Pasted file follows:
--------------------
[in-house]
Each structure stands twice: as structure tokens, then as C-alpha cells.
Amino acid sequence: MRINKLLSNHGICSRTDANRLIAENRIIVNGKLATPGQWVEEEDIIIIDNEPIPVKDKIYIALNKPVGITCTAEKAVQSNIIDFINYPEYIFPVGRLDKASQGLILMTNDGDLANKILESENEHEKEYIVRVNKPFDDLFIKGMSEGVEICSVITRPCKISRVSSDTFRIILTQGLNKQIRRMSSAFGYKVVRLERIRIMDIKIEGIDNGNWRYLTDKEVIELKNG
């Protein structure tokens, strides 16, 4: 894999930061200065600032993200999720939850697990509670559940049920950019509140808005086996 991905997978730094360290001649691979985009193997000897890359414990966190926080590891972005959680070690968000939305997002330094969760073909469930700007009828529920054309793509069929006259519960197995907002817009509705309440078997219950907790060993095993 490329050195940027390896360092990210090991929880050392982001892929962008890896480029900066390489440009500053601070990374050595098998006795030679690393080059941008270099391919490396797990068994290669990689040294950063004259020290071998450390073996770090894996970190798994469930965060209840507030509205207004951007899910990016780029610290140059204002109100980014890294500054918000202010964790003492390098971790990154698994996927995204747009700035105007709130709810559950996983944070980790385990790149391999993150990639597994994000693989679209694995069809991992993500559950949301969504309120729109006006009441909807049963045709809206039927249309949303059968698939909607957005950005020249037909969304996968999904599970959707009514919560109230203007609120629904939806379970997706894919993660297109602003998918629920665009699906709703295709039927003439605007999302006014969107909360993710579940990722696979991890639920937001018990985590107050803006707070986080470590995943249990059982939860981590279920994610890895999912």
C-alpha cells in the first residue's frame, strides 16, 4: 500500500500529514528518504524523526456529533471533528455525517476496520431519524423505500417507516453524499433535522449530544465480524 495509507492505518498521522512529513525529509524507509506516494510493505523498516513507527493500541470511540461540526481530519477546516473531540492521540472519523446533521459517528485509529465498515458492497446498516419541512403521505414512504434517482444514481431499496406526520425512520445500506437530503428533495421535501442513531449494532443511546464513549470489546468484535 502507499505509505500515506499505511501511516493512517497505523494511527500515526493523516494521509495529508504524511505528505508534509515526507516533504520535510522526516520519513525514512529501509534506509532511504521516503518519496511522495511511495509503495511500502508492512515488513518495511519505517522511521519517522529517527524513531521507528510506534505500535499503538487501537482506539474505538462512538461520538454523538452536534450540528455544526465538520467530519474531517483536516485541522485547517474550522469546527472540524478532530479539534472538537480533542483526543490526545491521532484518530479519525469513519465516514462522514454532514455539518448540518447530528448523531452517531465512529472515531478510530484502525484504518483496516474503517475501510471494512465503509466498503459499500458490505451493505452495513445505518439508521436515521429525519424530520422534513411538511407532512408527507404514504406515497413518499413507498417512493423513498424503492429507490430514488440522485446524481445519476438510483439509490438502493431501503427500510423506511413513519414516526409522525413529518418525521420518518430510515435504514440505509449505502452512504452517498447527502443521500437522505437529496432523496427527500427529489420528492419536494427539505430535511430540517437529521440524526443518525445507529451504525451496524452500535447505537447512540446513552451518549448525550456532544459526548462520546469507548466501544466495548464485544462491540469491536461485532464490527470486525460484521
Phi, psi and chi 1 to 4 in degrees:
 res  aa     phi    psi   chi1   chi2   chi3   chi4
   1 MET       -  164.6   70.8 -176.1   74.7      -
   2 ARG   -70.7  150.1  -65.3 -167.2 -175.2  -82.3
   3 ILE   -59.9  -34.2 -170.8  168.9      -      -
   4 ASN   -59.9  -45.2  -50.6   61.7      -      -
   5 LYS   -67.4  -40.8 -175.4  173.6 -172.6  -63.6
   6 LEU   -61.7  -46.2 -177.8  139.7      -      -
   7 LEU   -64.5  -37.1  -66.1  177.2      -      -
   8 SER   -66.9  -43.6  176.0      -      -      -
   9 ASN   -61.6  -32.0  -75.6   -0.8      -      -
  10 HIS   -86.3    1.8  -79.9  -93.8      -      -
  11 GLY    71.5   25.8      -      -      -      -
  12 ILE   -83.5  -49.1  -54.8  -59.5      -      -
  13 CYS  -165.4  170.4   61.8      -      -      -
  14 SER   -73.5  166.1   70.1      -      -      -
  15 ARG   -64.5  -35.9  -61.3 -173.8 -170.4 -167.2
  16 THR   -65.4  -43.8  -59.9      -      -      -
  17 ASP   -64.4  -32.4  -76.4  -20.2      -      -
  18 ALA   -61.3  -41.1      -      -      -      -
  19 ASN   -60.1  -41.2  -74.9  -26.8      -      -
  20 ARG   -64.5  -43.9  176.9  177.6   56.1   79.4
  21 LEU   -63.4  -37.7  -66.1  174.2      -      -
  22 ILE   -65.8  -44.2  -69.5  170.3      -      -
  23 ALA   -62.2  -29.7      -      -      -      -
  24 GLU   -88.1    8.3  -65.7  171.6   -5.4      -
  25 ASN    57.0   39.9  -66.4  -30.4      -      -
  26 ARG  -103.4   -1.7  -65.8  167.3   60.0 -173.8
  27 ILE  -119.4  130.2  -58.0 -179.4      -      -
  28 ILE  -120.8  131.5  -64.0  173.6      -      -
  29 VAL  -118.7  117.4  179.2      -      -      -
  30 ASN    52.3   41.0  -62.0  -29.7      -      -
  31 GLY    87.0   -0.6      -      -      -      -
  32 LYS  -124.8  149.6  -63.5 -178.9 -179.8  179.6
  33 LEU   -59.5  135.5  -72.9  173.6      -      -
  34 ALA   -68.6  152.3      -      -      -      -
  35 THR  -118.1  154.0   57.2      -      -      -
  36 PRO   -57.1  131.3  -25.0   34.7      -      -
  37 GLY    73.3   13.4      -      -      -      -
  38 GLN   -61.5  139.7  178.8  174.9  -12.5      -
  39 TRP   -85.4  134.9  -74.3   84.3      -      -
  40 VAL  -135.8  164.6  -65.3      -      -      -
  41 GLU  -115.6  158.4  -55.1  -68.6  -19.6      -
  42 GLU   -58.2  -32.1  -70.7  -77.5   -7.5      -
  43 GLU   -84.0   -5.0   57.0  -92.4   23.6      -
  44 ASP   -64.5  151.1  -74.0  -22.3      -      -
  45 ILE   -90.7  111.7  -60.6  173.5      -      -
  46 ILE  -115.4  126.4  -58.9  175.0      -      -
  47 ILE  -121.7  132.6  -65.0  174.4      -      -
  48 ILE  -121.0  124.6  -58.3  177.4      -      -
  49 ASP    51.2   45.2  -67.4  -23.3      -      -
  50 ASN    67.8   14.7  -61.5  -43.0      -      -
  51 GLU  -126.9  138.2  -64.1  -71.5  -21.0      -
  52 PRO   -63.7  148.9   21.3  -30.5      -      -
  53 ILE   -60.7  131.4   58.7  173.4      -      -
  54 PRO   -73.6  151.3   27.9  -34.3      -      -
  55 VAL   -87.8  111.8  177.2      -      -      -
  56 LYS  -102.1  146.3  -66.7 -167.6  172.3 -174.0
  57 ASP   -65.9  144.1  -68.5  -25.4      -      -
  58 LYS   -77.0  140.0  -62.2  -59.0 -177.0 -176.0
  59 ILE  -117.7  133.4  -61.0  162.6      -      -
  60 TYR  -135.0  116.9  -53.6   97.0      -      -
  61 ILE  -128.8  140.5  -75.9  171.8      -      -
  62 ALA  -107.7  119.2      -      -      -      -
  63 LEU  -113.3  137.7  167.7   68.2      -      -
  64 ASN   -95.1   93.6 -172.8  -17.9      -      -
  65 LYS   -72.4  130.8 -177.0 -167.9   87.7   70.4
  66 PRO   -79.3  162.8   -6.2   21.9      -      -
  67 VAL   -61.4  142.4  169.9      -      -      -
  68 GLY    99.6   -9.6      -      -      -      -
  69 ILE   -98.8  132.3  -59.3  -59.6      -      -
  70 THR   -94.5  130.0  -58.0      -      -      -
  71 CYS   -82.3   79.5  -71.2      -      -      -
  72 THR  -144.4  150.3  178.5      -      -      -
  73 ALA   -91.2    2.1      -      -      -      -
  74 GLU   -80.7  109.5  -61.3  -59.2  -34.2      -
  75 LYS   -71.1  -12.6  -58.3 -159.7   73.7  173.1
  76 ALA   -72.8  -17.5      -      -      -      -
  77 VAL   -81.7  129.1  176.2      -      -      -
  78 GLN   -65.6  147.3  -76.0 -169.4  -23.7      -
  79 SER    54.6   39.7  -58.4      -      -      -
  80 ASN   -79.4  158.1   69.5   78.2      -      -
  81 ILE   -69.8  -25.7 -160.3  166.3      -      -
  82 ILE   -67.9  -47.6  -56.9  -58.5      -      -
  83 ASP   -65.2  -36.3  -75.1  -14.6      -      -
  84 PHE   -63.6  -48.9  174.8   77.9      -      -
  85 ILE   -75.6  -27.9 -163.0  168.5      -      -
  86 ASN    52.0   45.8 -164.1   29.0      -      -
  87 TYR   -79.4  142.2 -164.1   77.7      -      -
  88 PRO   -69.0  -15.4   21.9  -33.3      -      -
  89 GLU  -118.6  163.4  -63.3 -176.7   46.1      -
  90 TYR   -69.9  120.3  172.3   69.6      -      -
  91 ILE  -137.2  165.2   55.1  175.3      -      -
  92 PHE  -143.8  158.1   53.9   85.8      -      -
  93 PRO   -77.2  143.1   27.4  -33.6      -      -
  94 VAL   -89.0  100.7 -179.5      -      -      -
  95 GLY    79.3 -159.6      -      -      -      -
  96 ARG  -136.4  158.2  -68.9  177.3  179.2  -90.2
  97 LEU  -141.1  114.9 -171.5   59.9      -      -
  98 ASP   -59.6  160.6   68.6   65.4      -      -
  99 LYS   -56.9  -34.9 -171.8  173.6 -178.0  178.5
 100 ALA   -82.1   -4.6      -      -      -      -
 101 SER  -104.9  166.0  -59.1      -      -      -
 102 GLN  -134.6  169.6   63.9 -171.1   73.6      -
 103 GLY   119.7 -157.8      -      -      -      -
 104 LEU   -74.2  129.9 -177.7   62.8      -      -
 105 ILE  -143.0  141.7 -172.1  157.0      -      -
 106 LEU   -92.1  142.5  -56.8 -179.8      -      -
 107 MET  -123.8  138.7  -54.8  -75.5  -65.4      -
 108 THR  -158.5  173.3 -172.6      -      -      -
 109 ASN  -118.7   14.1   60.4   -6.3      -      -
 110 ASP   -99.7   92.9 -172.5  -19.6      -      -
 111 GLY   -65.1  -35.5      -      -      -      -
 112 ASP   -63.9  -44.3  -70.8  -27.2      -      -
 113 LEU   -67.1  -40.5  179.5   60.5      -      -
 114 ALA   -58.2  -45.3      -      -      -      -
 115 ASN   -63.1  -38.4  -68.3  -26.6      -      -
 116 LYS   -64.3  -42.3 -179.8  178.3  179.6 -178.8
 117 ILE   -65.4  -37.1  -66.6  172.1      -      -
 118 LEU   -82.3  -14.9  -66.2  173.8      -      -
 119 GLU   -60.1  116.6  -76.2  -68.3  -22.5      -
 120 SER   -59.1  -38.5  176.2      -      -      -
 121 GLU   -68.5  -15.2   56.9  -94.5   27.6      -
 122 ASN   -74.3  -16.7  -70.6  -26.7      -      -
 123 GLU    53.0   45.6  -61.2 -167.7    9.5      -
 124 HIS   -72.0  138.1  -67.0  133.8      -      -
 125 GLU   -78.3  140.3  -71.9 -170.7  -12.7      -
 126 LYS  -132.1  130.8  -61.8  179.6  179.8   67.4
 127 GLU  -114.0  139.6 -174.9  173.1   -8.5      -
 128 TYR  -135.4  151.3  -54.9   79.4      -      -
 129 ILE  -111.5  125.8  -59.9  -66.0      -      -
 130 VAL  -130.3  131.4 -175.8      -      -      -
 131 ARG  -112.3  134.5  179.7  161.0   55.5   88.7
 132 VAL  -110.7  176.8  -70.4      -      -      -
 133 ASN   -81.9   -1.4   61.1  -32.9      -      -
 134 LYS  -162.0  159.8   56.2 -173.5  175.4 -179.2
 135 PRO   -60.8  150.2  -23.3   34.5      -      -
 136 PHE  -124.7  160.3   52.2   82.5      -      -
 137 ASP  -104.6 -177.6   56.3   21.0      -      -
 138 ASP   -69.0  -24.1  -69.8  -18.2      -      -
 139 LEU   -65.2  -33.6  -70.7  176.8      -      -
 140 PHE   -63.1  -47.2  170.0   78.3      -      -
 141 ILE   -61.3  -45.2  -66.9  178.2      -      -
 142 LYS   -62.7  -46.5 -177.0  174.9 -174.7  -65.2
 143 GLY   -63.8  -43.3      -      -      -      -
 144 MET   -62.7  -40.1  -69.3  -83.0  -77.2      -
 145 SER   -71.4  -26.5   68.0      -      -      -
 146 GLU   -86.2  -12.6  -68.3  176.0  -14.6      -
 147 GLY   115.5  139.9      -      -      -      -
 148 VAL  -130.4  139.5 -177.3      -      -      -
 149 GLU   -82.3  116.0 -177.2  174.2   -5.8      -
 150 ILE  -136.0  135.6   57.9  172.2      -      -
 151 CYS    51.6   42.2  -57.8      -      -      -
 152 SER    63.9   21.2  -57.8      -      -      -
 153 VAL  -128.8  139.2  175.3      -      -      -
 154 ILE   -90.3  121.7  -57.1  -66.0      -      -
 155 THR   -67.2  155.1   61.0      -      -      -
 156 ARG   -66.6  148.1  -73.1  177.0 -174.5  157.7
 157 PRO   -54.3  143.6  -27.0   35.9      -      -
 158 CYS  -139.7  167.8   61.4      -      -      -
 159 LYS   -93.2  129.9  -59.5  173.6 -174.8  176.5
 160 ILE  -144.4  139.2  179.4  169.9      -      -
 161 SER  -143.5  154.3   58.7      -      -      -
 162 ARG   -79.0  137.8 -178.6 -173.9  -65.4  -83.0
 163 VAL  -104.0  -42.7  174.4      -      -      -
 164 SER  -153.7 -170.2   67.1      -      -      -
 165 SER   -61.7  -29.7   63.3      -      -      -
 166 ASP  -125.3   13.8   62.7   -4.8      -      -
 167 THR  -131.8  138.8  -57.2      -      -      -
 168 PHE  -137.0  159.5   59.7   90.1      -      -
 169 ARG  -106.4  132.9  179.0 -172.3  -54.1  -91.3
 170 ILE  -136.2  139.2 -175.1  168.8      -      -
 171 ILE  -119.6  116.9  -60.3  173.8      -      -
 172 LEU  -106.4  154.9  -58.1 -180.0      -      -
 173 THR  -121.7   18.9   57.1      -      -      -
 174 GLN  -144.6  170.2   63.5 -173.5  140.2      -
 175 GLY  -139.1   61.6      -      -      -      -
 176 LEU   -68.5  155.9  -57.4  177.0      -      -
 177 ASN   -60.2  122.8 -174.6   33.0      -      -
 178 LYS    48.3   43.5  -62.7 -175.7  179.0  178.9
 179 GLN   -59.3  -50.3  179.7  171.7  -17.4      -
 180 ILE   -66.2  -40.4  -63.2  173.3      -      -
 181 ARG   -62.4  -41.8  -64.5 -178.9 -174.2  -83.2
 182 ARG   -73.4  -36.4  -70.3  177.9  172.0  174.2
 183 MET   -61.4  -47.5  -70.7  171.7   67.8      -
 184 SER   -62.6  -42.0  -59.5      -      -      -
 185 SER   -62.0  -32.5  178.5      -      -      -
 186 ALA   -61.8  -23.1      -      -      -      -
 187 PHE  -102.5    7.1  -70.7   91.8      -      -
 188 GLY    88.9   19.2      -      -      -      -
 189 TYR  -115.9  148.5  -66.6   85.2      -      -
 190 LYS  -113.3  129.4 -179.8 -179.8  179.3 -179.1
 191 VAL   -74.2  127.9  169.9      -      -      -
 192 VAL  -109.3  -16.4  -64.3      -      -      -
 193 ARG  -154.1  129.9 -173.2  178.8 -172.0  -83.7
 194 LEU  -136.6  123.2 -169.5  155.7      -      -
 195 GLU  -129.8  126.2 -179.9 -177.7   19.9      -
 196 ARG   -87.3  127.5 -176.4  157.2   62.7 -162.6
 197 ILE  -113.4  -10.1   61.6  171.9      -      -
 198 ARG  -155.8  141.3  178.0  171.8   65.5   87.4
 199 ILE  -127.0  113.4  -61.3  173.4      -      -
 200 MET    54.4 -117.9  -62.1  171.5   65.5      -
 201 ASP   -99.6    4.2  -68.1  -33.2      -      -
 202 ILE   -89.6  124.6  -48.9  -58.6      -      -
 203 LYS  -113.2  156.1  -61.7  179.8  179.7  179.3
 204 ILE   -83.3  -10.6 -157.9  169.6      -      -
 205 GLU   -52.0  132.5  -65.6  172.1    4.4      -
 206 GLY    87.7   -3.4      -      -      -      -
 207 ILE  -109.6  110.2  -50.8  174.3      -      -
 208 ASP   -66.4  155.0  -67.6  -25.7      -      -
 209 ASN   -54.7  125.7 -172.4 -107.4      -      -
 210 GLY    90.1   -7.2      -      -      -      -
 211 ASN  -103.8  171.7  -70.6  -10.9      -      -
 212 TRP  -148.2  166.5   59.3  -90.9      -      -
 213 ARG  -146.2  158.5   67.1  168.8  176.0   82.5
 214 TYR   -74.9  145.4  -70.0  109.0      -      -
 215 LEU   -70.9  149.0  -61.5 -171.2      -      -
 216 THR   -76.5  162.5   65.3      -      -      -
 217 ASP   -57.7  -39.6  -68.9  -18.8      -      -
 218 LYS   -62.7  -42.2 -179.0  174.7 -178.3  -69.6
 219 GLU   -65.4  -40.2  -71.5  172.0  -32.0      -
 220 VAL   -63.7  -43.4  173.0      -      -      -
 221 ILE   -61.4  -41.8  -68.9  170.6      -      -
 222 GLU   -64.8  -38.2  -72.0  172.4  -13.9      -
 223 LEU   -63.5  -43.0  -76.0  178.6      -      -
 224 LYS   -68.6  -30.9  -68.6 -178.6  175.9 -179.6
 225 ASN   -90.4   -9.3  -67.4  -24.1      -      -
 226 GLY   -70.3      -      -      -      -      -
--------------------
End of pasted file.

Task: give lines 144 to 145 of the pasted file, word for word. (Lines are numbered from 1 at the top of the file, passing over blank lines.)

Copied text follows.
 137 ASP  -104.6 -177.6   56.3   21.0      -      -
 138 ASP   -69.0  -24.1  -69.8  -18.2      -      -